'/>"/>

Contact: Kate Olderman Tavella
kate.olderman@uphs.upenn.edu
215-349-8369
University of Pennsylvania School of Medicine
Source:Eurekalert

Related medicine news :

1. Rural Canadians travel far for specialists: study
2. A new study surpasses Gene Therapy Hurdle
3. Tomato Sauce reduces Cancer Risk- Study
4. A question on study of Adult Stem Cell
5. Study on obesity and heart failure
6. National Lung Study in the process
7. Marijuana gateway theory strengthened by study of twins
8. Old theory of adaptation confirmed by new study
9. Study casts doubt on keyboard ills
10. Gene study links endometriosis, infertility
11. Study reveals how stress can make you sick
Post Your Comments:
*Name:
*Comment:
*Email:
(Date:6/27/2016)... Lafayette, California (PRWEB) , ... ... ... a pioneer in the patient payment industry today announced its strategic partnership ... and health system workflows. , The two companies’ proven, proprietary technology combine ...
(Date:6/26/2016)... ... June 27, 2016 , ... Quality metrics are proliferating in cancer ... they remain in the eye of the beholder, according to experts who offered insights ... American Journal of Managed Care. For the full issue, click here . , ...
(Date:6/26/2016)... North Carolina (PRWEB) , ... June 26, 2016 , ... ... release of a new product that was developed to enhance the health of felines. ... for centuries. , The two main herbs in the PawPaws Cat Kidney Support ...
(Date:6/25/2016)... ... June 25, 2016 , ... ... and applications at AcademyHealth’s Annual Research Meeting June 26-28, 2016, at the Hynes ... important health care topics including advance care planning, healthcare costs and patient and ...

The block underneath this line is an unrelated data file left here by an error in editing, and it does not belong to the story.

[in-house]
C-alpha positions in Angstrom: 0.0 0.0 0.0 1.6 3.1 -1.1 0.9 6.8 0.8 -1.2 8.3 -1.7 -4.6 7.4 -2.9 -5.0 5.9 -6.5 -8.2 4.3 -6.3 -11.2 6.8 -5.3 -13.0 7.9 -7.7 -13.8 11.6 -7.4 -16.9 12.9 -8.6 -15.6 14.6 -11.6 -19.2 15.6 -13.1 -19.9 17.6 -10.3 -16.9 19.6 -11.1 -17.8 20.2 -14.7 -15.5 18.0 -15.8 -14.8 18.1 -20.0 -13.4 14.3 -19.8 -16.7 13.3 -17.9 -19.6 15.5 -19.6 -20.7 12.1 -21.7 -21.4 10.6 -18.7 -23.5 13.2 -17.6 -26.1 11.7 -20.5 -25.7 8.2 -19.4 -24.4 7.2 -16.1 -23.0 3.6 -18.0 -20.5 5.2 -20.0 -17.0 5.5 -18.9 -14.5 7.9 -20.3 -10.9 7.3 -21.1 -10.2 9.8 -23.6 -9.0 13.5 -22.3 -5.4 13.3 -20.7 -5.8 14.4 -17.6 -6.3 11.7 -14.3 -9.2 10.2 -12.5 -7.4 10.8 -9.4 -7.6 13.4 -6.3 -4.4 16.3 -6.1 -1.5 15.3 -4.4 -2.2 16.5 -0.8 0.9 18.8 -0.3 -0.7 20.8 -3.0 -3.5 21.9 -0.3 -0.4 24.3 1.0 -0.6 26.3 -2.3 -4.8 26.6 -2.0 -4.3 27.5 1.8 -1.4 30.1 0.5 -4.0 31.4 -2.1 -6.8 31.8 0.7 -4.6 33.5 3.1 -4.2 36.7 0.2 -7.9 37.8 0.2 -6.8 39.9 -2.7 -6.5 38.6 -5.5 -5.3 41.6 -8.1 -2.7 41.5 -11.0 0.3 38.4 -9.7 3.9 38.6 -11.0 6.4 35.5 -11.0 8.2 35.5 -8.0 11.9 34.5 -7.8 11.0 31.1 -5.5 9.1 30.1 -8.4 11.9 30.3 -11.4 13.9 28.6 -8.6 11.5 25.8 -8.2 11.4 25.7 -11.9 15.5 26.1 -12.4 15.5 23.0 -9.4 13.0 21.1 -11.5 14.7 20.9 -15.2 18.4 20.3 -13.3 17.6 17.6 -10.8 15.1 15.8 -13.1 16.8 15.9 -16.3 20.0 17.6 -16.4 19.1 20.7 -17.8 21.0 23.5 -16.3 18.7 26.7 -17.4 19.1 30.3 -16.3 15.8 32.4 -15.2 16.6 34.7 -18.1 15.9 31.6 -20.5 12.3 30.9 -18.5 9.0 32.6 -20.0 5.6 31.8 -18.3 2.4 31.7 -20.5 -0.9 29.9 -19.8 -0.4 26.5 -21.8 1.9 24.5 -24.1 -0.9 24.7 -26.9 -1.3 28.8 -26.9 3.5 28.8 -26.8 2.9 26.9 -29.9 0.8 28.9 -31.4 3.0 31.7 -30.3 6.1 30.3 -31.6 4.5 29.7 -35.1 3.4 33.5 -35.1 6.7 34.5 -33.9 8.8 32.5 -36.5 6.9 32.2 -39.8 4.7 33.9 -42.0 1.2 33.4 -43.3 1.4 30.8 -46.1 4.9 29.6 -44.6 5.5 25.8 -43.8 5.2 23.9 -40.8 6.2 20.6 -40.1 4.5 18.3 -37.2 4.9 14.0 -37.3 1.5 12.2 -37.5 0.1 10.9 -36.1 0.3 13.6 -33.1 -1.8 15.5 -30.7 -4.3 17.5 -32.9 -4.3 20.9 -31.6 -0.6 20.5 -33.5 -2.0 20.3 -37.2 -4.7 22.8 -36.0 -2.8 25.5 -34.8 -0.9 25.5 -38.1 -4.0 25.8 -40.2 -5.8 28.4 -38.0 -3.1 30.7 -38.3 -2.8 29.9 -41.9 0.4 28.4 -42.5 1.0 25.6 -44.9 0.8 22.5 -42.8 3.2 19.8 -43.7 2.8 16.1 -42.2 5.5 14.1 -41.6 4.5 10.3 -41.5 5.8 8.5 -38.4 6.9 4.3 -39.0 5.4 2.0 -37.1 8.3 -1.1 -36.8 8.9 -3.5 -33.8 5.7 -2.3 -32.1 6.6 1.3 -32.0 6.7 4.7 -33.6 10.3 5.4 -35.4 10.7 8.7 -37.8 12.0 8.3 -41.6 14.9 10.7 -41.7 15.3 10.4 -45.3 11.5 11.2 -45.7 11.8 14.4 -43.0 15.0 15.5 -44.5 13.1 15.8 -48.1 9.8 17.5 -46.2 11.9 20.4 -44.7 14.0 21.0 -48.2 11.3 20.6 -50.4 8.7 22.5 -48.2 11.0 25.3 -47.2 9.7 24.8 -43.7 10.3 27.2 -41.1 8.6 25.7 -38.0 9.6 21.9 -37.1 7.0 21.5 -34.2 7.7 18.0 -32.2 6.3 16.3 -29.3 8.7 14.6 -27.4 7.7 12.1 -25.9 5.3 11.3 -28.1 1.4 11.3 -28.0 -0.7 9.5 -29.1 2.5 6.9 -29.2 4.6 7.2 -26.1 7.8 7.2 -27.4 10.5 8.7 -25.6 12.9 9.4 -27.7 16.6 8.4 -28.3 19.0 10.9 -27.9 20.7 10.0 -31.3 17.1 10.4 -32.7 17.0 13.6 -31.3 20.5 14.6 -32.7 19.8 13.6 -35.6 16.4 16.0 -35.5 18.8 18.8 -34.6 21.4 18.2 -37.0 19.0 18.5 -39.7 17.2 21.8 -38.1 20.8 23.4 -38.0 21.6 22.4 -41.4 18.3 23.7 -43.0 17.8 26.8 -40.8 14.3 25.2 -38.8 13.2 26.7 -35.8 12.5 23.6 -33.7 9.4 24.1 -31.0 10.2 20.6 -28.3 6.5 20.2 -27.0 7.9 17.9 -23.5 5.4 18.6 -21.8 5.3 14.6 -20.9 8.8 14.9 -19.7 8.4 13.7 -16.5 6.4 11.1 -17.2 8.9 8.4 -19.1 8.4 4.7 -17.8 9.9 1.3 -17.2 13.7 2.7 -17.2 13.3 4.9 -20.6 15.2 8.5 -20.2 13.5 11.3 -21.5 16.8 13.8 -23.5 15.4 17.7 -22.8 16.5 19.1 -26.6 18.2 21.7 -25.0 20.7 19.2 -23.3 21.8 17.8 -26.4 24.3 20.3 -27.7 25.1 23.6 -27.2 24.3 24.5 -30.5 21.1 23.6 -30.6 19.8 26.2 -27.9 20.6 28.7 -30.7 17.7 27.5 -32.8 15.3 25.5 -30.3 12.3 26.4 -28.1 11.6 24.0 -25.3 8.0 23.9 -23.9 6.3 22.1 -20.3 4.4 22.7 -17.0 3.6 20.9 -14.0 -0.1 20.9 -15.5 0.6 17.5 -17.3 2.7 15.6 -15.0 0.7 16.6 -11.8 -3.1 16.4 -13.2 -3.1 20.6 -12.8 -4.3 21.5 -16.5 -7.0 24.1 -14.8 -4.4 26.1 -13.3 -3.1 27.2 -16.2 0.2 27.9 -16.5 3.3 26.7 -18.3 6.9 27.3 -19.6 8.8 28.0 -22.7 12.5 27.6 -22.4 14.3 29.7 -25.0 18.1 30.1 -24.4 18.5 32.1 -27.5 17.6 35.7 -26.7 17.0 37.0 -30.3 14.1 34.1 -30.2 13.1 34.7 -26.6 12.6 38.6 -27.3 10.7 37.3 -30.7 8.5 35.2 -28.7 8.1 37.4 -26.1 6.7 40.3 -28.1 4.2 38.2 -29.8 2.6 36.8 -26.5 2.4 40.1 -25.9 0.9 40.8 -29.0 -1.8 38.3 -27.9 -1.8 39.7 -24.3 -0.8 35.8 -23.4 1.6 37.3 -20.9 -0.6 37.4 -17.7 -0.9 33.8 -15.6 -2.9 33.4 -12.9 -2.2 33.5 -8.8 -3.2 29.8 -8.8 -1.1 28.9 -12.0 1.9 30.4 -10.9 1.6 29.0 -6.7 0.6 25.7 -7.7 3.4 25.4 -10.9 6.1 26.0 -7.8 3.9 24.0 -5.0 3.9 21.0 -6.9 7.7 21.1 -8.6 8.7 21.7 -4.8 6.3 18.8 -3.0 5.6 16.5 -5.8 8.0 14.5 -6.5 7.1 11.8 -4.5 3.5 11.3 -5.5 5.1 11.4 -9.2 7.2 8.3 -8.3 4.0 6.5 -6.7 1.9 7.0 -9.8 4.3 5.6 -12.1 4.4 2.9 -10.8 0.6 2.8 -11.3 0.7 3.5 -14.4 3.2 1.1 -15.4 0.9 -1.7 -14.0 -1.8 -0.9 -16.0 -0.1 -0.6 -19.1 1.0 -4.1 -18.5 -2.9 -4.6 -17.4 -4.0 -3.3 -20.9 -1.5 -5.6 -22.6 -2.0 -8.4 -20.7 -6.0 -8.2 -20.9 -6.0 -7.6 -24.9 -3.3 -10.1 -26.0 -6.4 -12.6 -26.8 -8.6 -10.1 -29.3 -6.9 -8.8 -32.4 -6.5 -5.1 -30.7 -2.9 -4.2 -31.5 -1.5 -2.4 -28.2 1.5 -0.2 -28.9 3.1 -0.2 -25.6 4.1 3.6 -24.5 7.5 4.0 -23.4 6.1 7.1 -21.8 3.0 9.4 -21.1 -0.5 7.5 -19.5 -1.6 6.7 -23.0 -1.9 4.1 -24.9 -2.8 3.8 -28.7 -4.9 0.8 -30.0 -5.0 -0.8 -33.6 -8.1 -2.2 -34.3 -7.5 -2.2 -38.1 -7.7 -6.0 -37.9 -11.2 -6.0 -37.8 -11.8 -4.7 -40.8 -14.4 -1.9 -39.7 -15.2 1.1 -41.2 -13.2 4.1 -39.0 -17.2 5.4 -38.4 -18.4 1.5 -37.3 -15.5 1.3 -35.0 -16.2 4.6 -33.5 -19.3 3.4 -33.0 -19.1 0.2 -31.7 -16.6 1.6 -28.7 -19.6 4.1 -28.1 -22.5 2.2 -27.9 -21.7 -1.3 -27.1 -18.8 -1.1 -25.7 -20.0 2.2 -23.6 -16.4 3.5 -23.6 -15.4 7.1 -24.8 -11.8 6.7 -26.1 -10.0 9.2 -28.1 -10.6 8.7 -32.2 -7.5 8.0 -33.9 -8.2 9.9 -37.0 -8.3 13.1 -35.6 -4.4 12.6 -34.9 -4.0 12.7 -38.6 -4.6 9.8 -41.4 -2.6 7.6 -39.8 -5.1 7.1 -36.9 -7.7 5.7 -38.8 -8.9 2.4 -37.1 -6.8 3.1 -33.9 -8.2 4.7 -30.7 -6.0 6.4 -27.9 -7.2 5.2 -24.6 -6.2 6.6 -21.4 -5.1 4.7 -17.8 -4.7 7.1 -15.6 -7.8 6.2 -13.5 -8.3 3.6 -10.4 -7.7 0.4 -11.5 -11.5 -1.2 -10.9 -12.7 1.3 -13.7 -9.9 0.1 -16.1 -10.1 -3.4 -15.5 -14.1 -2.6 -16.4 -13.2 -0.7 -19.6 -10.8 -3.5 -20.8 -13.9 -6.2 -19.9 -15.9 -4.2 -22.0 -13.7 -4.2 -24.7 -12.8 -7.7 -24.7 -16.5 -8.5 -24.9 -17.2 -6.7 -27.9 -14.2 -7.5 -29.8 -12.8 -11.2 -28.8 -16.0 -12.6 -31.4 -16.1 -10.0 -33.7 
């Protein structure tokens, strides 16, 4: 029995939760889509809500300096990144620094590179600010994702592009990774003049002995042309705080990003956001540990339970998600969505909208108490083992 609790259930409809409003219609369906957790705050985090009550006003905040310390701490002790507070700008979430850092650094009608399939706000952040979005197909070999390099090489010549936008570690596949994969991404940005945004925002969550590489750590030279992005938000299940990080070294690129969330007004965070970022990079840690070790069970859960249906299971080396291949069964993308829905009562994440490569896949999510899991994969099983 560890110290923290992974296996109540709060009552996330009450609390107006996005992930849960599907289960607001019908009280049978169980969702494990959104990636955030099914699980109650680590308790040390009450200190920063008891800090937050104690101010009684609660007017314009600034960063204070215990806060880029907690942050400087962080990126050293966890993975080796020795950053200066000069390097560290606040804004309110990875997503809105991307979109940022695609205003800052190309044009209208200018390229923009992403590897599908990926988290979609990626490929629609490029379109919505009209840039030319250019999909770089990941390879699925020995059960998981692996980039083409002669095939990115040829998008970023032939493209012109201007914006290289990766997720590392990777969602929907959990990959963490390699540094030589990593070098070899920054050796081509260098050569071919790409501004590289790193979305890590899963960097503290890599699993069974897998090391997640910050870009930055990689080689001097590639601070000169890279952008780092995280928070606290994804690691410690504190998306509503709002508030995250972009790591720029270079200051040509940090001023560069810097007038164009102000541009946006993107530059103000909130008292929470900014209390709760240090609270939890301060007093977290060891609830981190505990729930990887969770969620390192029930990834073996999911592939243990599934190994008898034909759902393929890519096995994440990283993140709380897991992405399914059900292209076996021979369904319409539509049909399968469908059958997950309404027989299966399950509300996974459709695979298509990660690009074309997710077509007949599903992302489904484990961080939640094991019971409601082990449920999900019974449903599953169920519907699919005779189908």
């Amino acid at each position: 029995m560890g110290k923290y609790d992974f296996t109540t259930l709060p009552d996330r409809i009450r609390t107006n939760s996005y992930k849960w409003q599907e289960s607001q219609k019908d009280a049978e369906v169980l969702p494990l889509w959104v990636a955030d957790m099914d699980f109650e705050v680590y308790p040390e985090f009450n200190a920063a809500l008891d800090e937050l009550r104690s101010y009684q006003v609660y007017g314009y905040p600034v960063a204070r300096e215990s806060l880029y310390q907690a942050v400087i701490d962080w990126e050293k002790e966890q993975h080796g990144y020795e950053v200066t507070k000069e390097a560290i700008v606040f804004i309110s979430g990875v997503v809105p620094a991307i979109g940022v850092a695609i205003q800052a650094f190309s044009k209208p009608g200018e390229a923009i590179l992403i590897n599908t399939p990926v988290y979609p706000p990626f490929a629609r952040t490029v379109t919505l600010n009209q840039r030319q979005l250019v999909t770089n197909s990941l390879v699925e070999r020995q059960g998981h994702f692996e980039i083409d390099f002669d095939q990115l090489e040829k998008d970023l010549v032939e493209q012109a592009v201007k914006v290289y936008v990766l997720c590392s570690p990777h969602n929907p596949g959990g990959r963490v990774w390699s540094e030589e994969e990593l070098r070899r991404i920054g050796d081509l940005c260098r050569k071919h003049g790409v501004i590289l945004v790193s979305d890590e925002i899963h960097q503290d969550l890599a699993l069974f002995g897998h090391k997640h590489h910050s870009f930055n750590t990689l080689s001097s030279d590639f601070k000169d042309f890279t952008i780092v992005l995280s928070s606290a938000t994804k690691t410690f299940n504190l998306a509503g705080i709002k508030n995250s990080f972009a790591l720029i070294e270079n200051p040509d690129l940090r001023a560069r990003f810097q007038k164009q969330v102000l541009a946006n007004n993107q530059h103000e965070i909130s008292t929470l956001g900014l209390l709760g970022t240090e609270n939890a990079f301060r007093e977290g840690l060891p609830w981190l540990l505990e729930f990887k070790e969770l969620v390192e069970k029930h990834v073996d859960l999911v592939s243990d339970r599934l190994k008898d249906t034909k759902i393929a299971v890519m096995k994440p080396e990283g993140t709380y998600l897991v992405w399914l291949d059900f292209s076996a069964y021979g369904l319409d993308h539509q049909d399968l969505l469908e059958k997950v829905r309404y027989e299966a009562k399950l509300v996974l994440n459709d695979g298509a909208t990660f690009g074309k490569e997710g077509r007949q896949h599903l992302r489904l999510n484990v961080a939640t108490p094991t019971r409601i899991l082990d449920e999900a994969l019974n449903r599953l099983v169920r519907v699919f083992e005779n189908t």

(Date:6/25/2016)... ... June 25, 2016 , ... "With 30 hand-drawn hand gesture animations, ... Christina Austin - CEO of Pixel Film Studios. , ProHand Cartoon’s package transforms ... Final Cut Pro X . Simply select a ProHand generator and drag it above ...
Breaking Medicine News(10 mins):
(Date:6/23/2016)... , June 23, 2016  MedSource announced today ... its e-clinical software solution of choice.  This latest ... possible value to their clients by offering a ... preferred relationship establishes nowEDC as the EDC platform ... MedSource,s full-service clients.  "nowEDC has long been a ...
(Date:6/23/2016)... Any dentist who has made an implant supported ... Many of them do not even offer this as a ... laboratory costs involved. And those who ARE able to offer ... high cost that the majority of today,s patients would not ... Zadeh , founder of Dental Evolutions Inc. and inventor of ...
(Date:6/23/2016)... startling report released today, National Safety Council research shows ... plan to eliminate prescription opioid overdoses. Prescription Nation ... the worst drug crisis in recorded U.S. history, assigned a "Making ... , New Mexico , Tennessee ... states, three – Michigan , Missouri ...
Breaking Medicine Technology: